In June of 2019, Renault uncovered 11 million euros in dubious expenses made by Ghosn, leading to an investigation and raid by the French state. A few months later, Ghosn settled with the US Securities and Exchange Commission over claims that he failed to disclose over $140 million paid to him by Nissan. As a consequence, he was fined $1 million and was forbidden from serving as a director or officer of a public company for the next ten years.


It was reported in late 2019 that Ghosn had fled Japan and taken refuge in Beirut, Lebanon via an elaborate escape operation orchestrated by Michael Taylor, a private security contractor and former US Army Special Forces soldier. Carlos reportedly hid in an audio equipment box transported by a fake band made up of ex-military officers. The audio box with Carlos inside was placed on a private jet and flown to Turkey. He reportedly hid in the box until the plane reached Russian airspace then quietly got out and sat down in the back of the plane. Once in Turkey he boarded a new plane which whisked him off to Lebanon.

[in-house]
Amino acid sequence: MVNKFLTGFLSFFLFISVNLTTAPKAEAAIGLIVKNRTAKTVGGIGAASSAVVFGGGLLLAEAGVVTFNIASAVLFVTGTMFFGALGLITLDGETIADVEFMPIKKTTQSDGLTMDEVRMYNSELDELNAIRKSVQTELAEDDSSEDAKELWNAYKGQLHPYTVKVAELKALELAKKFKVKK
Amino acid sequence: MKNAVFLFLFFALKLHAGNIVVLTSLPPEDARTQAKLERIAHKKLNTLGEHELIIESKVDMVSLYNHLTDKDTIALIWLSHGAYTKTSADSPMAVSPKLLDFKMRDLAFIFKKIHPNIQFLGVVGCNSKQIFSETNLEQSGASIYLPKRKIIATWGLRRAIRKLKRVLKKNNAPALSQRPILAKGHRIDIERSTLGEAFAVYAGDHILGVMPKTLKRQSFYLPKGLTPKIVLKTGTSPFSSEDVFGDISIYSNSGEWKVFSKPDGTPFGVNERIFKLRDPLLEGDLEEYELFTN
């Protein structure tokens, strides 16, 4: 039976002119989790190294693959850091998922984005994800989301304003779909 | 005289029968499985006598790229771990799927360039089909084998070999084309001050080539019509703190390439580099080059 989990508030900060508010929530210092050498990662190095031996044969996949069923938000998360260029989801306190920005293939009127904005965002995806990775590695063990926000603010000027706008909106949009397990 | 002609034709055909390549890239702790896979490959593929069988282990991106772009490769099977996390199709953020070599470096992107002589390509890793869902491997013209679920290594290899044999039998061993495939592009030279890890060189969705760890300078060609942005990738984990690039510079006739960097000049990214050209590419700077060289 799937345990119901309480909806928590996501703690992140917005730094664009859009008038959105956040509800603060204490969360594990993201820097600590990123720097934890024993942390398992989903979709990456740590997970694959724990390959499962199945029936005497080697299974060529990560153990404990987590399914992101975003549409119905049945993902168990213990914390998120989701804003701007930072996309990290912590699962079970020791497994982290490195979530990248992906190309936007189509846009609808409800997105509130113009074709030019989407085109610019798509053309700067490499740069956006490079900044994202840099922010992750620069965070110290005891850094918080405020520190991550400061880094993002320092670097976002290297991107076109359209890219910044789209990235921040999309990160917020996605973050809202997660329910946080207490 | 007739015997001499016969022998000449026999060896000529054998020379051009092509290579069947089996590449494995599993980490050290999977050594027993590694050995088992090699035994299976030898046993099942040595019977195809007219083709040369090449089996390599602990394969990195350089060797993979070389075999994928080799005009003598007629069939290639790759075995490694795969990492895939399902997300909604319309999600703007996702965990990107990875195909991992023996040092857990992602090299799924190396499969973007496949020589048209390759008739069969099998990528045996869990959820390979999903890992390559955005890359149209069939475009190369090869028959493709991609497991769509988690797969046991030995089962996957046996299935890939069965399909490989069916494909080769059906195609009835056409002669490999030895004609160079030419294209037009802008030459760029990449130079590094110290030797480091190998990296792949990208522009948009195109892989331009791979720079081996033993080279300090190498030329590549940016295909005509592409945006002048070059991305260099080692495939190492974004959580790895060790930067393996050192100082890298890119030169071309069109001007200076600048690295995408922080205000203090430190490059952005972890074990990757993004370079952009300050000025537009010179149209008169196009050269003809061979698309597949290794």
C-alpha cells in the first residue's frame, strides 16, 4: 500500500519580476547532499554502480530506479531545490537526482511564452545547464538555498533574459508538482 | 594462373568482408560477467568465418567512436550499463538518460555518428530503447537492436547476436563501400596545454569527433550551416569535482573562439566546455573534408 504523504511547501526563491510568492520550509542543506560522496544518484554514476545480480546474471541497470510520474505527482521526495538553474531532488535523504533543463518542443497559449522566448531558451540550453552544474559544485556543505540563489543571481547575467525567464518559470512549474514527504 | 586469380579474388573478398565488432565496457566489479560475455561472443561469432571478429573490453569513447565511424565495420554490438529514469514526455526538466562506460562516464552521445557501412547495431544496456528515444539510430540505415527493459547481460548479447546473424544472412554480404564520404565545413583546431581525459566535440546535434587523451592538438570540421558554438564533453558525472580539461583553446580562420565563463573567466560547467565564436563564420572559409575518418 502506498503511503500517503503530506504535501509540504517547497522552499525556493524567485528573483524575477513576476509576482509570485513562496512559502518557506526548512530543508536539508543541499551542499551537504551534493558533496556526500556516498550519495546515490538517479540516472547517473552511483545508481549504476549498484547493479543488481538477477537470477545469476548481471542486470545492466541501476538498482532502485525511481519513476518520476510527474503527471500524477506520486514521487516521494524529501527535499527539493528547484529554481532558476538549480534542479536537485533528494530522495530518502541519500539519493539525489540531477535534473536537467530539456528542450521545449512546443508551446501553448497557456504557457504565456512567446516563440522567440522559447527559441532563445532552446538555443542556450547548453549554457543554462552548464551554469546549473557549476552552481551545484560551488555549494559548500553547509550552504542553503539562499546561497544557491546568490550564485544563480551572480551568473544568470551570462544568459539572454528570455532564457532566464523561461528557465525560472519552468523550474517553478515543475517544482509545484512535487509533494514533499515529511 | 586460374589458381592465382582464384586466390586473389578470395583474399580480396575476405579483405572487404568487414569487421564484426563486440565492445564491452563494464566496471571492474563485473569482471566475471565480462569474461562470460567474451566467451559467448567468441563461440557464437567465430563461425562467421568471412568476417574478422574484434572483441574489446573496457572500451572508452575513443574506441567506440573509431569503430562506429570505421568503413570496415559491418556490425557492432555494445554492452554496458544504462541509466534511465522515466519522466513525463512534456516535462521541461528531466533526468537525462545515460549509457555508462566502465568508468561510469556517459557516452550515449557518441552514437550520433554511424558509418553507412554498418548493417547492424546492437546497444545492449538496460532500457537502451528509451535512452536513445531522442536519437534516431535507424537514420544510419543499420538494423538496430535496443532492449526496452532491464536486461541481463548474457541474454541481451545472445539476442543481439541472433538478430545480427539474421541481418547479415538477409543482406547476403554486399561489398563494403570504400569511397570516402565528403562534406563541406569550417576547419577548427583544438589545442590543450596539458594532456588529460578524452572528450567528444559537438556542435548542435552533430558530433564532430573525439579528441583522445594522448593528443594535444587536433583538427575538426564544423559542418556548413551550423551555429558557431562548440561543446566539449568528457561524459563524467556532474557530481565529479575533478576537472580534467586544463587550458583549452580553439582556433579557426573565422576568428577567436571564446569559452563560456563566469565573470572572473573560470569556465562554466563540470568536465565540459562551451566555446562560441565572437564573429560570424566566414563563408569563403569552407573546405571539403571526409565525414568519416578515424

Ghosn eventually confirmed his escape, stating that he refused to be “held hostage by a rigged Japanese justice system.” Nevertheless, he remains under investigation in France for suspicious transactions and alleged illegal payments for private events and trips. In 2022, the country issued an international warrant for Ghosn’s arrest.

Carlos Ghosn Salary and Compensation

At his peak, Carlos Ghosn’s salary per year could reach as much as $17 million. He technically earned three salaries, one from Nissan, one from Renault and another from Mitsubishi. For example, in 2017 when Carlos earned a total of $17 million, his pay was made up of $6.53 from Nissan, $8.44 million from Renault and $2.02 million from Mitsubishi.

Below is Carlos is salary history dating back to 2009. Prior to 2010, Japanese companies were not required to report senior executive compensation:

2009: $9.33 million

2010: $10.14 million

2011: $13.77 million

2012: $12.75 million

2013: $11.89 million

2014: $17.45 million

2015: $17.81 million

2016: $17.83 million

2017: $16.99 million

2018: $17 million